What’s so special about Apple (AAPL)? When the company made history Thursday by becoming the first U.S.-listed company to be valued at $1 trillion, people tried to answer that question.
It could be Apple’s innovative technology, high-quality premium products, or the smart business model of building an ecosystem. But what differentiates Apple from other frontrunners in the $1 trillion race could also be — China.
China is not just where Apple manufactures iPhones; the world’s largest smartphone market makes up about one-fifth of Apple’s revenue. While other U.S. tech giants are either blocked (Facebook and Google) or marginalized (Amazon) in China, Apple has managed to establish a strong presence there. During Wednesday’s earnings call, Apple reported a 19% year-over-year growth during the quarter in Greater China, the fourth consecutive quarter that it recorded double-digit growth in that region.
In the first quarter of 2018, iPhones accounted for 13% of China’s smartphone market, according to Counterpoint Research. Though it’s facing challenges from local players like Huawei, which just surpassed Apple in smartphone sales for the first time, the access to the world’s fastest-growing consumer market with 550 million middle class gives a big boost to Apple’s bottom line. Here’s what Apple did to become a household name in China.
Marketing as a status symbol
Since 2008, Apple has been using omni channels and working with local carriers to bring its phones into the mainstream in China. When other retailers put phones behind locked glass counters, Apple leaves their phones out for display, so consumers can touch and play. Apple now runs more than 40 stores in China and has lined up more openings in inland cities.
iPhone is a premium product in the U.S., and even more so in China, where most people’s monthly income can’t afford a $1,000 iPhone X. The image of being high-end and less affordable has made the iPhone even more desirable. Using the latest model of iPhone is usually associated with prestige.
The craze peaked in 2015 when Apple launched the iPhone 6 and iPhone 6 Plus. Chinese consumers embraced the bigger screens with great fanfare, even though China was not among the first group of countries Apple released the product to. A black market was created to traffic iPhones from overseas markets and sell to Chinese at a markup. That quarter, Apple’s revenue from China doubled to $12.5 billion.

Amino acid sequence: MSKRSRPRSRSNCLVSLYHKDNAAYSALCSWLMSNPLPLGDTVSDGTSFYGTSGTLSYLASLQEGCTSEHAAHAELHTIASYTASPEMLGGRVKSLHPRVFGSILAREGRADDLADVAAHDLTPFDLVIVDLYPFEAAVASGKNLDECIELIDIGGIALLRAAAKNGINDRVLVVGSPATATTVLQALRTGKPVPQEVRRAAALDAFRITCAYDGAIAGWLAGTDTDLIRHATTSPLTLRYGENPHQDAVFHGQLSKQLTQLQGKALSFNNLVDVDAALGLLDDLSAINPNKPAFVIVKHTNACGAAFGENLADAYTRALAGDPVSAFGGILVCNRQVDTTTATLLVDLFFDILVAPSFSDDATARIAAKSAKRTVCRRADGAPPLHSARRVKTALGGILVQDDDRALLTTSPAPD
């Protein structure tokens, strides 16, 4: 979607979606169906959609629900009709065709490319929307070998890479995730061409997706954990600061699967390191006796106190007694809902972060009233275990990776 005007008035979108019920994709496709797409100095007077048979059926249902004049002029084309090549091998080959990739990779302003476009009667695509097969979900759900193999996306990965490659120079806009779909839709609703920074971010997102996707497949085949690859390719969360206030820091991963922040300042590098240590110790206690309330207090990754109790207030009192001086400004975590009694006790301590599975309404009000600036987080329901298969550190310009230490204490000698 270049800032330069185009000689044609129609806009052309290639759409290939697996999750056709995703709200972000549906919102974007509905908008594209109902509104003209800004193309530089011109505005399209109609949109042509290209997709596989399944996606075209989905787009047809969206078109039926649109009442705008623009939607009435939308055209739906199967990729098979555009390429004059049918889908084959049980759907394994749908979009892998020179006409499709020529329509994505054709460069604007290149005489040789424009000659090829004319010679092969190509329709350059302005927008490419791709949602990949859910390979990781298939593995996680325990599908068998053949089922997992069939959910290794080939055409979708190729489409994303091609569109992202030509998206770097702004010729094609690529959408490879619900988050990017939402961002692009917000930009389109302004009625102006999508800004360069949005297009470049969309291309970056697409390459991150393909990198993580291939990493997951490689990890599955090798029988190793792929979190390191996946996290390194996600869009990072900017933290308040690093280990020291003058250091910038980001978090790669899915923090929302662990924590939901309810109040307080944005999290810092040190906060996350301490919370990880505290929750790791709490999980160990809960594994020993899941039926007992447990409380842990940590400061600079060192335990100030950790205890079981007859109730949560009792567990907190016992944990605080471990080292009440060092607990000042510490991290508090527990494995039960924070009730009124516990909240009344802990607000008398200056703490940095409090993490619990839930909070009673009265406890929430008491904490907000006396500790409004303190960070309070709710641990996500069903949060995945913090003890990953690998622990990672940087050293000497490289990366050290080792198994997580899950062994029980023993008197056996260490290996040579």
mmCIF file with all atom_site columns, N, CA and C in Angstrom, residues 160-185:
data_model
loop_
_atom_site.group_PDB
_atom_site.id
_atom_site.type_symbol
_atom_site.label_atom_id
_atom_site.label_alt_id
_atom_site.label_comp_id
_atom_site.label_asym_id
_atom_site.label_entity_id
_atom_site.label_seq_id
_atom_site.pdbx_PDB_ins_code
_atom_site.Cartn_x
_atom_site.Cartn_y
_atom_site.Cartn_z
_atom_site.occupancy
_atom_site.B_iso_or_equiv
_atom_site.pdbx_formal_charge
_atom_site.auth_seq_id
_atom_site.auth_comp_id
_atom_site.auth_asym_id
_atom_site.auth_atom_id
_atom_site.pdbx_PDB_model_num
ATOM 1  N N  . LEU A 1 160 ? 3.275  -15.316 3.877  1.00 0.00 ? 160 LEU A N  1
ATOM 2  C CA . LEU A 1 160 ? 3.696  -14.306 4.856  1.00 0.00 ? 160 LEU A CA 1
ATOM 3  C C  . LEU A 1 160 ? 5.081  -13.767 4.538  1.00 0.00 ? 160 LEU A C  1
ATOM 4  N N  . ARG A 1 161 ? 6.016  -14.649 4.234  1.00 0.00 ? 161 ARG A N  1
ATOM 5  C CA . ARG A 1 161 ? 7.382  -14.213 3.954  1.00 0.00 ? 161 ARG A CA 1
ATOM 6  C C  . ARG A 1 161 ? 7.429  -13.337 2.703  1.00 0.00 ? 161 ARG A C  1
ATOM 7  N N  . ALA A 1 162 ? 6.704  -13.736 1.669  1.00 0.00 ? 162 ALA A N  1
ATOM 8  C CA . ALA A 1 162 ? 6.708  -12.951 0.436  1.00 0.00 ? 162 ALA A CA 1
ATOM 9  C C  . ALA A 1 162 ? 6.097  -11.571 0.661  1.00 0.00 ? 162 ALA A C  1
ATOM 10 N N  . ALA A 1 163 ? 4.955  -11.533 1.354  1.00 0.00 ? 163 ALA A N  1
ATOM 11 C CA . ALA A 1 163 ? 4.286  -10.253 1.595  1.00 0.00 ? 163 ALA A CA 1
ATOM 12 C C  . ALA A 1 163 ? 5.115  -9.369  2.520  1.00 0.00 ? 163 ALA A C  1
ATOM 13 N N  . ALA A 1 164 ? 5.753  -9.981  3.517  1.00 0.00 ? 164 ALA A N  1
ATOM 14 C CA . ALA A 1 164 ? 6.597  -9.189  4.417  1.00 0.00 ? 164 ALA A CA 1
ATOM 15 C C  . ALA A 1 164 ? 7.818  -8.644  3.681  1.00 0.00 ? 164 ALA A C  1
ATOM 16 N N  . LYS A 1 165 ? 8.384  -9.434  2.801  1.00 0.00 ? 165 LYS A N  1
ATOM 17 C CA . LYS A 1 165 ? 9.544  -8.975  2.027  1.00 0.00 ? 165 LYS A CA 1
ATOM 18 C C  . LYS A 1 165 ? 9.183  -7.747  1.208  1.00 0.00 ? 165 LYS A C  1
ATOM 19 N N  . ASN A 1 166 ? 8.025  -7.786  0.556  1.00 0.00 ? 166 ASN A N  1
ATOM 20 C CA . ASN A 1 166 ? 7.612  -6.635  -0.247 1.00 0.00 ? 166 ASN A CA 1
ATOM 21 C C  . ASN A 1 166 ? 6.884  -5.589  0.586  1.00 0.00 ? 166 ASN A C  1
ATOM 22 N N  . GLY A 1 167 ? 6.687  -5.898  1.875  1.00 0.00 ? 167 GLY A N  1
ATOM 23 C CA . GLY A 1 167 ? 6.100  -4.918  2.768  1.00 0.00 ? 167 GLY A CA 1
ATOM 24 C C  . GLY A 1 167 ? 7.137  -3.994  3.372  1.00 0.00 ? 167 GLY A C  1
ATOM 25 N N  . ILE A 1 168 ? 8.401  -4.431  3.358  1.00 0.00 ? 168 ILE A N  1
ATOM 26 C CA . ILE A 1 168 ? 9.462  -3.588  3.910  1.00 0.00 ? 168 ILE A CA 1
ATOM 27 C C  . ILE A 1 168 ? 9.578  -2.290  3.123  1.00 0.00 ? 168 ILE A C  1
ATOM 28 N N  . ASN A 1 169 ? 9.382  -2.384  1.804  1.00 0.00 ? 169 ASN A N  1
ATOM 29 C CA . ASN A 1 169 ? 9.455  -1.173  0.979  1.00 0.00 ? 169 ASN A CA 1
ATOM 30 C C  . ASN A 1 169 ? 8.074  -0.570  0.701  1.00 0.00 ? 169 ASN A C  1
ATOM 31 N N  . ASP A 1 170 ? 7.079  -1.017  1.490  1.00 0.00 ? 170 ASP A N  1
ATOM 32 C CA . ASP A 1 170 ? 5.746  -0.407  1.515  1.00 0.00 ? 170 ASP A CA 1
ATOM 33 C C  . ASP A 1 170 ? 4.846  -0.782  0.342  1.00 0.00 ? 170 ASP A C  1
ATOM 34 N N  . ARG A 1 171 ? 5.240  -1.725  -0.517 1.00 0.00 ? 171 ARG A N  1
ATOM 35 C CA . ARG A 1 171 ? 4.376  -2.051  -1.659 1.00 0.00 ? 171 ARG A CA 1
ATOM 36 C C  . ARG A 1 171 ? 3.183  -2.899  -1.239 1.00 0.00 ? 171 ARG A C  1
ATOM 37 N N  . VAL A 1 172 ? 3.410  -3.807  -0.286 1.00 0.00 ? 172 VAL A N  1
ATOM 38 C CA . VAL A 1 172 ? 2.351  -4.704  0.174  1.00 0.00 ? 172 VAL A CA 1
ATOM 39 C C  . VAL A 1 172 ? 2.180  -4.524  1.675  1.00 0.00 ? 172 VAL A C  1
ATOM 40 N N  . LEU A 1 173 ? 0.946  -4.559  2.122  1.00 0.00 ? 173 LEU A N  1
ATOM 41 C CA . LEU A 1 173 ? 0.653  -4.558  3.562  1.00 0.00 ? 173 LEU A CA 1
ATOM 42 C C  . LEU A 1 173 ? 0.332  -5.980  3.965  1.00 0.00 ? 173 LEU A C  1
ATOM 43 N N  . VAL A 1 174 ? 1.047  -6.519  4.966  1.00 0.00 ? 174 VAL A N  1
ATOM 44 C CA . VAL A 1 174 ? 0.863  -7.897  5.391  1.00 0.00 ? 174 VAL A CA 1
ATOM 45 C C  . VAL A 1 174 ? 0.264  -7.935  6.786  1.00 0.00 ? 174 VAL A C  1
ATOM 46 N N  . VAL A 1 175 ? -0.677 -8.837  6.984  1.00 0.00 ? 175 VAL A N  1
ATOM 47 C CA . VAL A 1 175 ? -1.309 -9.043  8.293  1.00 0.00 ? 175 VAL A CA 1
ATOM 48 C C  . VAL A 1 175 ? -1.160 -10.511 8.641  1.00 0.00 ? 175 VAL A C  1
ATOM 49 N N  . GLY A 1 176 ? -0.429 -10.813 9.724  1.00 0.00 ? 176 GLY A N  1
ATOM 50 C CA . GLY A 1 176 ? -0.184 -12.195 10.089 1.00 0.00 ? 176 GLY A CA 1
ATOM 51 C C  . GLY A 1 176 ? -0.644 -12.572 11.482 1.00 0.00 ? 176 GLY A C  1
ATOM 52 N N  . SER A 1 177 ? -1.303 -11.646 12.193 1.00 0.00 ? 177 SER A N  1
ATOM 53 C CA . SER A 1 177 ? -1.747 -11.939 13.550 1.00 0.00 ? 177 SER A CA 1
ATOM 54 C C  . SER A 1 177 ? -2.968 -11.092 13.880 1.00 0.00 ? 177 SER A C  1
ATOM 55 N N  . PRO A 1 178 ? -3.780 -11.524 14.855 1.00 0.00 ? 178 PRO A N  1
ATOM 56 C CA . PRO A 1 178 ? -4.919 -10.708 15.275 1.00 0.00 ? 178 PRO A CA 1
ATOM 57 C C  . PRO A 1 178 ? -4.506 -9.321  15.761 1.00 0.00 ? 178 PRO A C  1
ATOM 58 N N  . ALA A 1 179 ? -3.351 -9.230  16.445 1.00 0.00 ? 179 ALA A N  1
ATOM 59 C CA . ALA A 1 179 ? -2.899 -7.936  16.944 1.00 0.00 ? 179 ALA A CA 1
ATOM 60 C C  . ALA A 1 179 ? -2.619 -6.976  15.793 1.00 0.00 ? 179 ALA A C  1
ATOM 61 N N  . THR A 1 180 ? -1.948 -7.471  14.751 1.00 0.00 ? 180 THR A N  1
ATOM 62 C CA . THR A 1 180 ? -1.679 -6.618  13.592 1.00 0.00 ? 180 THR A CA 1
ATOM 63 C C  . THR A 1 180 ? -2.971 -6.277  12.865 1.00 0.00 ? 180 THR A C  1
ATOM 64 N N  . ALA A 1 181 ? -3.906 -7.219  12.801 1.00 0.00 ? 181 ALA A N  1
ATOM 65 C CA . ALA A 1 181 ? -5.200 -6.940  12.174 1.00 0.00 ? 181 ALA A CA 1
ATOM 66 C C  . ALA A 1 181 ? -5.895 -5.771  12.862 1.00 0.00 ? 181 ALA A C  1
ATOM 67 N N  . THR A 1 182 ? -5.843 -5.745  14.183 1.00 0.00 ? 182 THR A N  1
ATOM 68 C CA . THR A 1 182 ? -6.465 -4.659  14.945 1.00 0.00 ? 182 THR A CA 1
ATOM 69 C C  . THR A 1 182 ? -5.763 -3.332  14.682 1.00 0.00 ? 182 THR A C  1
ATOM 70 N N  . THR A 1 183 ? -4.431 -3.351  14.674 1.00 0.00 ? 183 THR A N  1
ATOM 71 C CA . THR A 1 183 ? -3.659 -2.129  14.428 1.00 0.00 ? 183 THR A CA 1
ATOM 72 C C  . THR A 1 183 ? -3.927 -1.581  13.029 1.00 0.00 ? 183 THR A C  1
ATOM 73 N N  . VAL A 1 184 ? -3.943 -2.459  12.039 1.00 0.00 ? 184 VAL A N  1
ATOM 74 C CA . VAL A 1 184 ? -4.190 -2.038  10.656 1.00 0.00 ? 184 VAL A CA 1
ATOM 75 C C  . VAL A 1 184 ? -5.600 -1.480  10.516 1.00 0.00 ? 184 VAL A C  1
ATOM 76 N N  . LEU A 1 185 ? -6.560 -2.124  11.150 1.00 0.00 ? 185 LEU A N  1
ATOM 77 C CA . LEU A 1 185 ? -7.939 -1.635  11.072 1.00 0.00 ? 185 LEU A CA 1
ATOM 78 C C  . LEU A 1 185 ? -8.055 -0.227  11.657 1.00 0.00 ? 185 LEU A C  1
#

“Chinese consumers are fanatic about aspirational logo driven status symbols,” said Shaun Rein, founder of China Market Research Group, who believes this gives the rise of iPhone as an “affordable luxury product.”
Comply with government rules
For foreign companies in China, dealing with the local government could be a major ordeal. U.S.-born internet companies usually face pressure from China’s censorship rules.
Apple CEO Tim Cook is in close contact with the Chinese government. He actively attends and speaks at state-hosted conferences. Under pressure from Beijing, Apple removed all Virtual Private Networks (VPN) from their App Store in China. People inside the country use VPN to get around Internet censorship. Earlier this year, Apple moved Chinese users’ iCloud accounts into a state-run data center in China, raising concerns that this could open a backdoor for the Chinese government to access users’ iCloud data.
For Apple, the stakes are particularly high in China. When Google exited the market nine years ago, it just moved servers and closed some offices. But the government has a chokehold on Apple’s entire business. “Even Apple doesn’t sell to Chinese consumers, they’re sourcing products from China. They can’t afford to upset the Chinese government, because if they were to do so, it’s gonna destroy their entire business,” Rein told Yahoo Finance.
Other Silicon Valley giants are taking notes about Apple’s success. Facebook has unsuccessfully registered a subsidiary in China, while Google is reportedly developing a censored search engine for China.
“Apple is an example Google wants to follow when it comes to regulatory and lobbying,” said Rein.
Krystal Hu covers technology and economy for Yahoo Finance. Follow her on Twitter.
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